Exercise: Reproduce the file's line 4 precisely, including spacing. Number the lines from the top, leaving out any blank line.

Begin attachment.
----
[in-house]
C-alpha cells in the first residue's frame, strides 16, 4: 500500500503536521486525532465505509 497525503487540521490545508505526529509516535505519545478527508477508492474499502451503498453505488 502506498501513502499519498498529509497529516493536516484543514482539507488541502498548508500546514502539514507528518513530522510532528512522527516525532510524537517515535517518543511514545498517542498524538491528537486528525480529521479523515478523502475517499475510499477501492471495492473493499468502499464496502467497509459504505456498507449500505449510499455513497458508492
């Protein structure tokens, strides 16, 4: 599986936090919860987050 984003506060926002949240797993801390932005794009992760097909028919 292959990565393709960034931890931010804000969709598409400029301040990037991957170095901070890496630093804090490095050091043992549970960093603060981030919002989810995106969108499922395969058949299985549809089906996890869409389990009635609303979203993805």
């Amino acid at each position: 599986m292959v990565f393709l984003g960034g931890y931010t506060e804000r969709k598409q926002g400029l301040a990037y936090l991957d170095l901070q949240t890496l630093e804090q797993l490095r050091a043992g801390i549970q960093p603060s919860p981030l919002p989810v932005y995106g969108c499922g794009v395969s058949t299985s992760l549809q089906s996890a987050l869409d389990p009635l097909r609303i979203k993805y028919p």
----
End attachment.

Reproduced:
């Amino acid at each position: 599986m292959v990565f393709l984003g960034g931890y931010t506060e804000r969709k598409q926002g400029l301040a990037y936090l991957d170095l901070q949240t890496l630093e804090q797993l490095r050091a043992g801390i549970q960093p603060s919860p981030l919002p989810v932005y995106g969108c499922g794009v395969s058949t299985s992760l549809q089906s996890a987050l869409d389990p009635l097909r609303i979203k993805y028919p």